"Age-Appropriate" Conversations about Race is the Epitome of White Privilege

By DeLisha Sylvester



Photo by Nathan Dumlao on Unsplash


As a parent, one of the things I grapple with is navigating how to explain to my children what racism is and how it will affect them. Notice, I said” how” instead of” when.” the fact of the matter is that” when” happens too soon. I learned about race in the first grade. I remember watching Roots, Hidden Colors, The Color Purple. I remember ready Margaret Walker’s “Jubilee,” Nikki Giovanni’s "Nikki-Rosa", and Countee Cullen’s “The Incident.” So as I navigate the conversation of race with my 8-year-old daughter (my son is 2), I am cognizant enough to understand that she will, at some point, experience racism in her childhood. She will wonder, “why?” What she did wrong in the situation, what she could have done differently. I will have to soothe her tears as they spill onto the pillow, asking me, “Mommy, why do they want to hurt us?”


My jealously sets in. I hear white counterparts explain that they will have “age-appropriate” conversations with their children. I envy them. I envy that they can make that decision. What is “age-appropriate” for black children who can be killed by police as young as seven years old? What do I tell my daughter? Do I tell her to be glad that she has made it eight? How do I explain to her that she could be harmed just as much, if not more than, her brother? That her possible death won’t make the news or garner the level of attention that her brother would? I do not have the right to decide what is “age-appropriate” as it relates to racism in America. Why? Because America has taught me that my children’s lives don’t matter. That they won’t be believed. That they won’t be cherished when they leave my house. That they could be killed because they belong to what is perceived as “the wrong race.”


Emmett Till


He was murdered because it was believed that he whistled at a white woman. He was beaten and taken from his family in the night and used as an example. I think they did it because they were bored. They took it amongst themselves to exert power over a body that was not too long ago enslaved. They believed they had the right because black lives didn’t matter. They weren’t valuable unless it was at the benefit of white people. He was 14 years old.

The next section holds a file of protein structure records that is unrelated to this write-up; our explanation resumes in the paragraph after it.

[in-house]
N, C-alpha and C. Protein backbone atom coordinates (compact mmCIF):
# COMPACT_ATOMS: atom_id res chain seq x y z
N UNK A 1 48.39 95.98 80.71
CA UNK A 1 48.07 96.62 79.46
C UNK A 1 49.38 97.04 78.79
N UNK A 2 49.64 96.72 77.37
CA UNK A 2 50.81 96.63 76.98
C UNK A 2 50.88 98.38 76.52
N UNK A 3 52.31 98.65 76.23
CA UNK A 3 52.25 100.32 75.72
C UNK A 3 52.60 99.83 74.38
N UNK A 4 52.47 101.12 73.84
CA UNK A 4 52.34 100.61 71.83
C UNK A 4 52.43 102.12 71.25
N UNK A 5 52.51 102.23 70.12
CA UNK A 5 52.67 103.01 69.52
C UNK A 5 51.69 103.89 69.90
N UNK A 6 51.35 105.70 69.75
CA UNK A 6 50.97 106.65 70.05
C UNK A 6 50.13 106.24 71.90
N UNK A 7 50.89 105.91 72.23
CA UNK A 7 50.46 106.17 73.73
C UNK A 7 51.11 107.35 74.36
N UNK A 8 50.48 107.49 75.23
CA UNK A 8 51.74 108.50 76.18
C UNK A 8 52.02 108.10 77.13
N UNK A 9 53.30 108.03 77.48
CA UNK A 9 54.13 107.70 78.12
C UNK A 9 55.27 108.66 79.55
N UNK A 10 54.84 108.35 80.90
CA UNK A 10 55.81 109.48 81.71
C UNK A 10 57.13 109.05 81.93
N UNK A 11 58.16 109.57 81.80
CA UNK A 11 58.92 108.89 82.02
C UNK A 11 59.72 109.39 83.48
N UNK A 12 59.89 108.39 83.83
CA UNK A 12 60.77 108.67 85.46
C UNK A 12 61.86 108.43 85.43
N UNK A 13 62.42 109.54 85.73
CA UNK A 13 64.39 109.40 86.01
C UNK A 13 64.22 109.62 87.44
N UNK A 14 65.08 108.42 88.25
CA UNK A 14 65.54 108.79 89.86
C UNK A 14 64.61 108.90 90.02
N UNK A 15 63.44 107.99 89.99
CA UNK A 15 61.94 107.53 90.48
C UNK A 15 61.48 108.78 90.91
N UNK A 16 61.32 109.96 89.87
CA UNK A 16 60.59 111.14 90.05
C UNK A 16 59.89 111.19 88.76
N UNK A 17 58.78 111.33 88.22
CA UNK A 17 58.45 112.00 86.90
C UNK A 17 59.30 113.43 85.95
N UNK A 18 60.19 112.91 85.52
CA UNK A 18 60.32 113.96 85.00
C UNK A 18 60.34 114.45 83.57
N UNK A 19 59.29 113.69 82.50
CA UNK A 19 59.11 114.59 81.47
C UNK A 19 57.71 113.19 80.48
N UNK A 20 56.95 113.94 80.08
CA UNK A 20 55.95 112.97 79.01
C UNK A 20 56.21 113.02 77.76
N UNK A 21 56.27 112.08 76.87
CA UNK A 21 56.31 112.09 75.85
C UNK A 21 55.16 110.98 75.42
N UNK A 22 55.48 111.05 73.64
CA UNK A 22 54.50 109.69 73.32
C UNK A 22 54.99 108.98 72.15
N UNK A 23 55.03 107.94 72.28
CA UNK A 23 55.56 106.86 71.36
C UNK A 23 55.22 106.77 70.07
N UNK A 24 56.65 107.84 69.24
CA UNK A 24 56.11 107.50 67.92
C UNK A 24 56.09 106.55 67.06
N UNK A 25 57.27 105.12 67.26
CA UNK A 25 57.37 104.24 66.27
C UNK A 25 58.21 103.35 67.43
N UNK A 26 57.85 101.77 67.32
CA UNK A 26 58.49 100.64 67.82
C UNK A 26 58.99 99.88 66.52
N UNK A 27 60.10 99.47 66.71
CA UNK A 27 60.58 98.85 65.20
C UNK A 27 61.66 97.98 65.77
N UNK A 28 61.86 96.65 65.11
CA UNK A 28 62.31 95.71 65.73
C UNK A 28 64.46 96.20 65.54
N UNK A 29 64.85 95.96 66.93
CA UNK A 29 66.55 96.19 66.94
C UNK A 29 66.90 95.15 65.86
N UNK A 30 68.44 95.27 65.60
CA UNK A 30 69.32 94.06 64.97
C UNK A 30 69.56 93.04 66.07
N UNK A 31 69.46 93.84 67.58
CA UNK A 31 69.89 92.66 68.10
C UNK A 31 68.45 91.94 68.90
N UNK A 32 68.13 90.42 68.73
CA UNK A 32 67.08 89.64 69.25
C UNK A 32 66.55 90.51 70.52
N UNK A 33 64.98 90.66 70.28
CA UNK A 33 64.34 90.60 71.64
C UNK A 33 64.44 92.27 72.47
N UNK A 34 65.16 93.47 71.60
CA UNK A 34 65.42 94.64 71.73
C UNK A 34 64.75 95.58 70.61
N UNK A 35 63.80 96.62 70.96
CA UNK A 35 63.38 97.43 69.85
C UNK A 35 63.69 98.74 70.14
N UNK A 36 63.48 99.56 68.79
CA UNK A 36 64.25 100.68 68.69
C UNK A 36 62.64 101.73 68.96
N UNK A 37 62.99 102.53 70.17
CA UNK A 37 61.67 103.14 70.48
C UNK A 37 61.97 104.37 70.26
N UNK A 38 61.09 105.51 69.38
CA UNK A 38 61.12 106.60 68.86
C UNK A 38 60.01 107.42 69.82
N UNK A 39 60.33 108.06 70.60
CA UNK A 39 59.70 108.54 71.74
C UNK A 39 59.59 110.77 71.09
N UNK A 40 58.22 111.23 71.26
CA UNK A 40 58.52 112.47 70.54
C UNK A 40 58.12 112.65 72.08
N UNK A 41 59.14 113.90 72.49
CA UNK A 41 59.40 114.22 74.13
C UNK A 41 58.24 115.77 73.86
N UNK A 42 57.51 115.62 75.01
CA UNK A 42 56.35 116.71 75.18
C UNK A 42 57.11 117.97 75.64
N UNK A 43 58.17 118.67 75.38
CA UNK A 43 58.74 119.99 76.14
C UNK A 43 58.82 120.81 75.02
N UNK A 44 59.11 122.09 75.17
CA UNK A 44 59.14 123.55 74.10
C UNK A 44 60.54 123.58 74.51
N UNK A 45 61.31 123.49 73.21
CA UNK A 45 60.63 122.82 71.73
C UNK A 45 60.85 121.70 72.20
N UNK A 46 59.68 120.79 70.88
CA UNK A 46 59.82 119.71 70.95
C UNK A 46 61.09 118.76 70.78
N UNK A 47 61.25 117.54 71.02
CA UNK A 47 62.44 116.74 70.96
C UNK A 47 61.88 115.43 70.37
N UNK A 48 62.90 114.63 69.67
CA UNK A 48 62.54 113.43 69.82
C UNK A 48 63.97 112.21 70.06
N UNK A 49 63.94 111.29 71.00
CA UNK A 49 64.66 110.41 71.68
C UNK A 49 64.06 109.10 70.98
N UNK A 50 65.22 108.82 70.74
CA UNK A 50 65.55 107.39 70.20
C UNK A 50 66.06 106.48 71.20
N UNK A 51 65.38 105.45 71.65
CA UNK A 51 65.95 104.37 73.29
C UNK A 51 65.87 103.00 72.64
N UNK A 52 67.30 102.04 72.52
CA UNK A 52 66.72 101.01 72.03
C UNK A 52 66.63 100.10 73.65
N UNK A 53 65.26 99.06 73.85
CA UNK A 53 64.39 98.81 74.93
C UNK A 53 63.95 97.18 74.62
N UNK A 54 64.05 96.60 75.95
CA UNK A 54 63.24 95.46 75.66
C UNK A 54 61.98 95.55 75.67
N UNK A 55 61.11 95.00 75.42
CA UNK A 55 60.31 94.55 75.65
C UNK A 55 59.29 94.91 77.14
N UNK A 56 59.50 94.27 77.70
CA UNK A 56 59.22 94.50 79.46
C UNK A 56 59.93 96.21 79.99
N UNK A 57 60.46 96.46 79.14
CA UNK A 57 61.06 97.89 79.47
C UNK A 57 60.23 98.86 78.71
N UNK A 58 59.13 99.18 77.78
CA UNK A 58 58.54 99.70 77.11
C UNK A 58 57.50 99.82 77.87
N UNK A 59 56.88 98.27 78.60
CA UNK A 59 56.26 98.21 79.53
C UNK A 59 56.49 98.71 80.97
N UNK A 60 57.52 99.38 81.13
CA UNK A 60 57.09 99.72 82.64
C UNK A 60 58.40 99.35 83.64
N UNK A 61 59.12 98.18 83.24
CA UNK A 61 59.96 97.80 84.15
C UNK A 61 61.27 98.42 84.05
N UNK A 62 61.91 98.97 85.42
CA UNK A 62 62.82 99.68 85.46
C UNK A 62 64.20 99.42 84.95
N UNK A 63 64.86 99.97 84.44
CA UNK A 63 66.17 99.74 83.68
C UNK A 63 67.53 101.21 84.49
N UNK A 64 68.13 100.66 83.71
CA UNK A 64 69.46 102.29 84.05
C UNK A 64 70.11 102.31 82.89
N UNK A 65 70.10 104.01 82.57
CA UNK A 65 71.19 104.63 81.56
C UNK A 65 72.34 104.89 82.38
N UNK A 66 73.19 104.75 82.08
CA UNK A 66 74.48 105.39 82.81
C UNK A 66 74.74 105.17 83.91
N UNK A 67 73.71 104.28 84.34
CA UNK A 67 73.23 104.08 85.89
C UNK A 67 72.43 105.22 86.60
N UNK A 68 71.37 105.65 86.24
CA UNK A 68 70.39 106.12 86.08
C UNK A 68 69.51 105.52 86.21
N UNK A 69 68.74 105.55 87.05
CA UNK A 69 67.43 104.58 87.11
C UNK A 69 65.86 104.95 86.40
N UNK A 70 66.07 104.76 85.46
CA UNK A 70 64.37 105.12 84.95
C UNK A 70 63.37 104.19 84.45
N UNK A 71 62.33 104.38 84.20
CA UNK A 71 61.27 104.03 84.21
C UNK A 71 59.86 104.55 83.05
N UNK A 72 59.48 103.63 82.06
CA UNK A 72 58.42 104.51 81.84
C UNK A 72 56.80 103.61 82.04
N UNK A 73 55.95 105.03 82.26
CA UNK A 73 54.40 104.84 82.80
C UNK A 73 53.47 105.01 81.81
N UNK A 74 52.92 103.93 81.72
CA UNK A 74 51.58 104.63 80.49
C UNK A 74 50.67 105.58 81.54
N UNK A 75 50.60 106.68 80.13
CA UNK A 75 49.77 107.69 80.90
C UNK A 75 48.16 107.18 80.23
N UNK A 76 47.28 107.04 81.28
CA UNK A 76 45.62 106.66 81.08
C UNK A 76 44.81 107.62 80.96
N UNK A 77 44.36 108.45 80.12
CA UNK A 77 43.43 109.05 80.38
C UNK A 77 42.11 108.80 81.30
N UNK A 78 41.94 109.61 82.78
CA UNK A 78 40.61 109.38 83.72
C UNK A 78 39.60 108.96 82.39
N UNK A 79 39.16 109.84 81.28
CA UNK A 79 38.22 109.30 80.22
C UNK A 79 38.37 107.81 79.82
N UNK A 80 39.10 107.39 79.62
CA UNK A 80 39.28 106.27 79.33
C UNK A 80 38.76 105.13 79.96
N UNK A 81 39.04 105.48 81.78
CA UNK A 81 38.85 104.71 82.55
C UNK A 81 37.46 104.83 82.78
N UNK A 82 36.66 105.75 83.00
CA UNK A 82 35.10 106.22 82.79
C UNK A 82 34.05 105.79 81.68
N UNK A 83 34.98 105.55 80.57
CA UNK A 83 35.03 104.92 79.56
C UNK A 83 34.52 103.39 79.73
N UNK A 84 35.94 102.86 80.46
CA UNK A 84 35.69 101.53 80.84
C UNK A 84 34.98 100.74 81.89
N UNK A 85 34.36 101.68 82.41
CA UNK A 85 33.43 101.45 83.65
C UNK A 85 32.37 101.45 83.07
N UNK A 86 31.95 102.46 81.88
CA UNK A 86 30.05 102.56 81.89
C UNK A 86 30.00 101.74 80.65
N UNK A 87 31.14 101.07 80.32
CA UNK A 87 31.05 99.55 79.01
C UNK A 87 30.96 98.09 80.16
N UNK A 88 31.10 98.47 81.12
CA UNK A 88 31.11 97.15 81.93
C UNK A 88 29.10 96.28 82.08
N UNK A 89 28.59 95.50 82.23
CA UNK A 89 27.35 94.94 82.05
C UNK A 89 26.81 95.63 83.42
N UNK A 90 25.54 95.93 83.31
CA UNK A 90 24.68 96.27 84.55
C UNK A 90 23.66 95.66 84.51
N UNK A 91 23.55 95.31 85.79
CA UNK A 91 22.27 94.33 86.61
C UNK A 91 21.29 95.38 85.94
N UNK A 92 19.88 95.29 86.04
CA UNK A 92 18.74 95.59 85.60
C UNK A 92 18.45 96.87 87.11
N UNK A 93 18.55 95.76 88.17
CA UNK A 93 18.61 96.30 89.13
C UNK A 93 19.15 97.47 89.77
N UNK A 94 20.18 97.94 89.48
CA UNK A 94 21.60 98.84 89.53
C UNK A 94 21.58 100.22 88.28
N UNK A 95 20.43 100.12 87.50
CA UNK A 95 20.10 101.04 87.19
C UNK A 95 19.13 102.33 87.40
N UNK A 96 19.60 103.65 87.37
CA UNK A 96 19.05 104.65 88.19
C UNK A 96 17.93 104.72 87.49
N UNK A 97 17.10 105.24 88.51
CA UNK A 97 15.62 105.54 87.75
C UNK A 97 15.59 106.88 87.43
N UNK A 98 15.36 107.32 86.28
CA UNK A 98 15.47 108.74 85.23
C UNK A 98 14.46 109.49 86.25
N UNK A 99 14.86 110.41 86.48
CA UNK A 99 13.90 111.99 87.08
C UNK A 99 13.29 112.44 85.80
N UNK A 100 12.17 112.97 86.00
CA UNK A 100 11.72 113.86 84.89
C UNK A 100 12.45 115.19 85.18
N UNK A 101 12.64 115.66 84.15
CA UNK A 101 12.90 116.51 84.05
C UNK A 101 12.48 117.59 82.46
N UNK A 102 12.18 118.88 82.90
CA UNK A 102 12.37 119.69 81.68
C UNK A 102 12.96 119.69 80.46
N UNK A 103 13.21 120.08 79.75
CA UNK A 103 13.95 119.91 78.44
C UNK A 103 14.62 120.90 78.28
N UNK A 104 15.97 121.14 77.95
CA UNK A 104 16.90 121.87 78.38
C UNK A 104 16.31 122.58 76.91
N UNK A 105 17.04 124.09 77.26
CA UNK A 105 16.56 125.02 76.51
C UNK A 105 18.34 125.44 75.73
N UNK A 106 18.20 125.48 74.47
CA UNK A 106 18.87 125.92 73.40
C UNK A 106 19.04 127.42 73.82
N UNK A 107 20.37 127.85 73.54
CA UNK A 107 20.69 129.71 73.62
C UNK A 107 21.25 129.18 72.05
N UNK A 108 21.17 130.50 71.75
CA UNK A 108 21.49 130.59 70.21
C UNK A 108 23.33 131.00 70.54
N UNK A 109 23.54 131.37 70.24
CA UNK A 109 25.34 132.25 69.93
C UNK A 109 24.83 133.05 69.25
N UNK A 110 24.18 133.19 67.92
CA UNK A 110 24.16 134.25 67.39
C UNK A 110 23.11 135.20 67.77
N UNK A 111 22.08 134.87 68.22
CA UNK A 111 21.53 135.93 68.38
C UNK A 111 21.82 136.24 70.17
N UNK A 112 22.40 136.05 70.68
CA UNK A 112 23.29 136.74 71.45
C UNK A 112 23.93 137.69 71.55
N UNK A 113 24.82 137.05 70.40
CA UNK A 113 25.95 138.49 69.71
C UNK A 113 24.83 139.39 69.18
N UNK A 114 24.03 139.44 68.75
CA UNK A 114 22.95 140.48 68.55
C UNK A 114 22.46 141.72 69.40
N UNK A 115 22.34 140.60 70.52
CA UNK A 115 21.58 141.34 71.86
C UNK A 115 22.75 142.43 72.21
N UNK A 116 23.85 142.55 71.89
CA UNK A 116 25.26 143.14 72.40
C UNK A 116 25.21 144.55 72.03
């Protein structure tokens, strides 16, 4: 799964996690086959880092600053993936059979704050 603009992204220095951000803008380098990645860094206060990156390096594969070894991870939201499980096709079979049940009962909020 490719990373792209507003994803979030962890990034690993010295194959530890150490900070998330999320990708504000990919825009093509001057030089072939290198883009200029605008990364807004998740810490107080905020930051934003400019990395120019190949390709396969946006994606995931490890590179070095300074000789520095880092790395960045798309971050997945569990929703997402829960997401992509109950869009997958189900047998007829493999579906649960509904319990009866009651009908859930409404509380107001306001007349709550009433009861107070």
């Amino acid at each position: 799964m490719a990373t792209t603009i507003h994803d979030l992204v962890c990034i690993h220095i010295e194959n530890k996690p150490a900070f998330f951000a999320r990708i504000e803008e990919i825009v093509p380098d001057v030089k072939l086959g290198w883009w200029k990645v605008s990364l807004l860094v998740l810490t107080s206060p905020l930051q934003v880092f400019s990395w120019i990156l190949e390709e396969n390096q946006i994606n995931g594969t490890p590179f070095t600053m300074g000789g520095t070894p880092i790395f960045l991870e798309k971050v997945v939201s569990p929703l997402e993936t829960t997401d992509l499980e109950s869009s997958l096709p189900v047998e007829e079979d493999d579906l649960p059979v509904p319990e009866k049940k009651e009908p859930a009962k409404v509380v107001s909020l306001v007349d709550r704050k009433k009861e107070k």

Do you know George Stinney?


He was murdered because it was believed that he sexually assaulted and killed two white girls in 1944. They coerced his confession, they convicted him with a jury of all white men in less than 10 minutes and sentenced him to death via the electric chair. He was 14 years old. December 17, 2004, his conviction was overturned because it was ruled that he was not given a fair trial. Seventy years after his death.


Aiyanna Jones.


She was sleeping on her grandmother’s couch when the police raided their home. They did not knock. She was killed when an officer fired his gun. She was seven years old. The officer did not go to jail for her death. He was not fired.


My daughter is eight years old, and I can’t protect her when she leaves my house or goes out to play, not even in her sleep. The best I can do is teach her how to navigate this world so that she always comes home.


So that she comes home to me.


I wonder if my white colleagues fear if their children will come back home to them. I wonder what an age-appropriate conversation about race looks like. I wonder if they use phrases like” all lives matter” or” I don’t see race.” I wonder if they teach their children not to see me.


Unfortunately for me and many that look like me, we do not know the luxury or privilege to pretend we don’t see them.

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